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Remembering Sofia Simmonds, PhD (and others)

Yale Medicine Magazine, 2018 - Autumn


I was very surprised that there was no mention of Sofia Simmonds in your recent issue of Yale Medicine Magazine: A Century of Women at Yale School of Medicine, Spring 2018. I was a graduate student from 1952 to 1957 in the Microbiology Department across Cedar Street from the Biochemistry Department. The Biochemistry Department was unusual for the number of women graduate students there, among them Maxine Singer, PhD. Sofia Simmonds, PhD, was the wife of Joseph Fruton, PhD, the biochemistry department’s chair. In retrospect, the large number of female graduate students was probably due to the influence of Professor Simmonds.

Maurice Margulies, PhD ’57
Rockville, Md.

I am surprised that your issue on a century of women at Yale Medical School did not mention Professor Sofia Simmonds of what was then Yale’s Biochemistry Department, and which is now a component of the Department of Molecular Biophysics and Biochemistry (MB&B). Not only did she co-author (with Joseph Fruton, her husband) the first comprehensive biochemistry textbook, which they updated in a second edition, but she also received the Garvan Medal from the American Chemical Society for contributions to chemistry by a female scientist. Even more importantly, she served as a role model and source of inspiration for female students desiring to enter the field of biochemistry.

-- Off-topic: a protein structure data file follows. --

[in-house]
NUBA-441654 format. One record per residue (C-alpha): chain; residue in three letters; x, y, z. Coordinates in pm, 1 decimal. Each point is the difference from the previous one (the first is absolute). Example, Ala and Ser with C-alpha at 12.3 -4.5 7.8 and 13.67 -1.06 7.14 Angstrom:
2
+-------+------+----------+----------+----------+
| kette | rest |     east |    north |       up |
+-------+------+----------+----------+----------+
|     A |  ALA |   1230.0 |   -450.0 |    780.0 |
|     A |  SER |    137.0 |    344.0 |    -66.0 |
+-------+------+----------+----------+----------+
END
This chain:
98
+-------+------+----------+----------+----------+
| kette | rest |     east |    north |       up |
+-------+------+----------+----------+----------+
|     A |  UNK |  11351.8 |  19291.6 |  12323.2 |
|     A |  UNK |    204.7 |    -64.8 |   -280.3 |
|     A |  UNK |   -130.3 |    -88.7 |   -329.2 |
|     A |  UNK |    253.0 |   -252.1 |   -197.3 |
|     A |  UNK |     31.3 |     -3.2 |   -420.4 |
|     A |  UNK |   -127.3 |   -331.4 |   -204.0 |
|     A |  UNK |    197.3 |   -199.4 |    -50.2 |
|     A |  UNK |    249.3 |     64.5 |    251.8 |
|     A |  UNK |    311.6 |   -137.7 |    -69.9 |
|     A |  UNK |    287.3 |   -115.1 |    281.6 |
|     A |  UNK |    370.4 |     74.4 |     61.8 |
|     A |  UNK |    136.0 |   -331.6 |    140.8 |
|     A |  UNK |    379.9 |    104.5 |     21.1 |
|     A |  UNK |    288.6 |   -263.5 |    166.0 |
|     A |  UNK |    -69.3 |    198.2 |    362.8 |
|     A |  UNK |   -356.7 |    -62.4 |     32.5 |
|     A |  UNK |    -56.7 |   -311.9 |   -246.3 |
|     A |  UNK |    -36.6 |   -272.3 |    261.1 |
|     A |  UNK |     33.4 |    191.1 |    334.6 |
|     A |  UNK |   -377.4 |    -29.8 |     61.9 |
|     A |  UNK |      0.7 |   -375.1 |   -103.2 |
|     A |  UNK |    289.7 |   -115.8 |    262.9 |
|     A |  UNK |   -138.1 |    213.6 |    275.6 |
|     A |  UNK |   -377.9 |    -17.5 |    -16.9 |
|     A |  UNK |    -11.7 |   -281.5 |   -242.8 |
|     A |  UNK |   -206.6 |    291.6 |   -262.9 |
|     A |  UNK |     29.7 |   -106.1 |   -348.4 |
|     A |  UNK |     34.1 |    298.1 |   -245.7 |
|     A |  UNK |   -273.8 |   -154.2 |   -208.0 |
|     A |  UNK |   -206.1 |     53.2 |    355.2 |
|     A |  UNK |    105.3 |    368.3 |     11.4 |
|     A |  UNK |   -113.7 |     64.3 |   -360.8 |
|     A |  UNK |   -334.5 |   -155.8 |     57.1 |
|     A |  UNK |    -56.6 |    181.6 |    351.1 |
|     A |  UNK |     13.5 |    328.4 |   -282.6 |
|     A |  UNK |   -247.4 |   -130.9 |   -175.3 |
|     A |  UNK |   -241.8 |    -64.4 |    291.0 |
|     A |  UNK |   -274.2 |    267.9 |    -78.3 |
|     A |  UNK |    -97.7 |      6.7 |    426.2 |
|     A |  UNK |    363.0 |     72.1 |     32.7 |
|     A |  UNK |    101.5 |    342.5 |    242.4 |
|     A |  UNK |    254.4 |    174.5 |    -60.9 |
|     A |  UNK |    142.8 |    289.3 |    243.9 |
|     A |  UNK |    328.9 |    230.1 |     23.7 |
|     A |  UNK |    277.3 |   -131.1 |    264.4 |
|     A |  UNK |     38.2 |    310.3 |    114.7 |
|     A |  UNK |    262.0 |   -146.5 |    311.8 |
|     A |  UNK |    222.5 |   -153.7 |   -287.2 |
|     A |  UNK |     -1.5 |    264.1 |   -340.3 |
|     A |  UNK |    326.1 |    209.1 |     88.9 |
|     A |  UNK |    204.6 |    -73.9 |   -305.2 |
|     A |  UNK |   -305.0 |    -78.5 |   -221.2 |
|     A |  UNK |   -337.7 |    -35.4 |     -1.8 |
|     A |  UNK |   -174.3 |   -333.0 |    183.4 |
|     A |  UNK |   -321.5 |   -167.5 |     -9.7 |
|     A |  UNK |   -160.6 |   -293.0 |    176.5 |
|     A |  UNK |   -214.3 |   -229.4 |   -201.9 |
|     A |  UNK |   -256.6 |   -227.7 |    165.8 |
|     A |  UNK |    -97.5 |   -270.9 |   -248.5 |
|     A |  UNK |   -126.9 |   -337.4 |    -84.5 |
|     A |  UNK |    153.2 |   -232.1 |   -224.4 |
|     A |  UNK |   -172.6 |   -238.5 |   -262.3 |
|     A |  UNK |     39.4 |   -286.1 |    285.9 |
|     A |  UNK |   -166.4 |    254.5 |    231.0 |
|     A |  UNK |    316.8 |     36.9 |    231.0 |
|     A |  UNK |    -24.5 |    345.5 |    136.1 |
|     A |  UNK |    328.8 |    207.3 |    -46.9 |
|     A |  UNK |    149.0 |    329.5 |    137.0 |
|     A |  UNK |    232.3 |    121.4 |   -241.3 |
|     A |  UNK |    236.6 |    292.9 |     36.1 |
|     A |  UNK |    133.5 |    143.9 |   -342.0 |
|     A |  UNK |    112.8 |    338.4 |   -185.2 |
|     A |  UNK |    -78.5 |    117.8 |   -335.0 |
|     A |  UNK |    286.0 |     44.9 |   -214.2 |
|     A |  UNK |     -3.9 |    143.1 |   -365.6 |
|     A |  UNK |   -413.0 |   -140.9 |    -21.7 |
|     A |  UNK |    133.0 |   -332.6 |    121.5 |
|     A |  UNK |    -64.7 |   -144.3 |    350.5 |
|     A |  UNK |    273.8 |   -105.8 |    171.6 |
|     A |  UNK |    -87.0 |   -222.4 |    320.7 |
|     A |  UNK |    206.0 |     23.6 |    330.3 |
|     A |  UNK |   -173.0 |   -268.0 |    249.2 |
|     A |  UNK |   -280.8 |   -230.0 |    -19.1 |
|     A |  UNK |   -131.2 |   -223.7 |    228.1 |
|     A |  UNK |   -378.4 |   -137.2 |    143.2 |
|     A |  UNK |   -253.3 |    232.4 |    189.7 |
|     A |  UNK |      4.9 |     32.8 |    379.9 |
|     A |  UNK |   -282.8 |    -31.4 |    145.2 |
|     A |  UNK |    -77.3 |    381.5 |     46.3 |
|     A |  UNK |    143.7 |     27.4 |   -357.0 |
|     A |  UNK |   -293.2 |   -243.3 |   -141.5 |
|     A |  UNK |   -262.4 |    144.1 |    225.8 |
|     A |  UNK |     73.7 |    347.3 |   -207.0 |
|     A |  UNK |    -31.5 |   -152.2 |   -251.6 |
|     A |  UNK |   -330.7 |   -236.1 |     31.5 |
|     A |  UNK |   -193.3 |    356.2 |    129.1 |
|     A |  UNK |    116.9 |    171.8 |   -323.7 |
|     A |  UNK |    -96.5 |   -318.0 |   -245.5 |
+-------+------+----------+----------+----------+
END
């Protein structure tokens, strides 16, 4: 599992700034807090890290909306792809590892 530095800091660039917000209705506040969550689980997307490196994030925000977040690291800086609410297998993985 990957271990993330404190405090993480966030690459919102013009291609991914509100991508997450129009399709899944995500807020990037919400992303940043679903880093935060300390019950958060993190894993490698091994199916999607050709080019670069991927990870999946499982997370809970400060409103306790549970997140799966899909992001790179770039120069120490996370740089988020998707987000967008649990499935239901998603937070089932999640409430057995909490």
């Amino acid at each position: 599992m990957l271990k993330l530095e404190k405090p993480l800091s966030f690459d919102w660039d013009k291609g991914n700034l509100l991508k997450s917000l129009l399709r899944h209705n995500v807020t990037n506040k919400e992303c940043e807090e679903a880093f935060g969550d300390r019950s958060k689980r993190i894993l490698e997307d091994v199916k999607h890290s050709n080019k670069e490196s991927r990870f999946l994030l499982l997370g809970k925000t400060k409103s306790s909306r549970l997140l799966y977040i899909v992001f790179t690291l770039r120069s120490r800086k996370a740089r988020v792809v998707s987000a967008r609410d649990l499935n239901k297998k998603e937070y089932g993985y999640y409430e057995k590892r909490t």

Gerald J. Putterman, PhD ’65
Hamden, Conn.

Editor’s note: 52 pages might seem like a lot, but even that wasn’t sufficient to highlight all the remarkable accomplishments of women graduating from Yale School of Medicine or on the faculty. Simmonds is represented on the “100 Years of Women in Medicine Website.”

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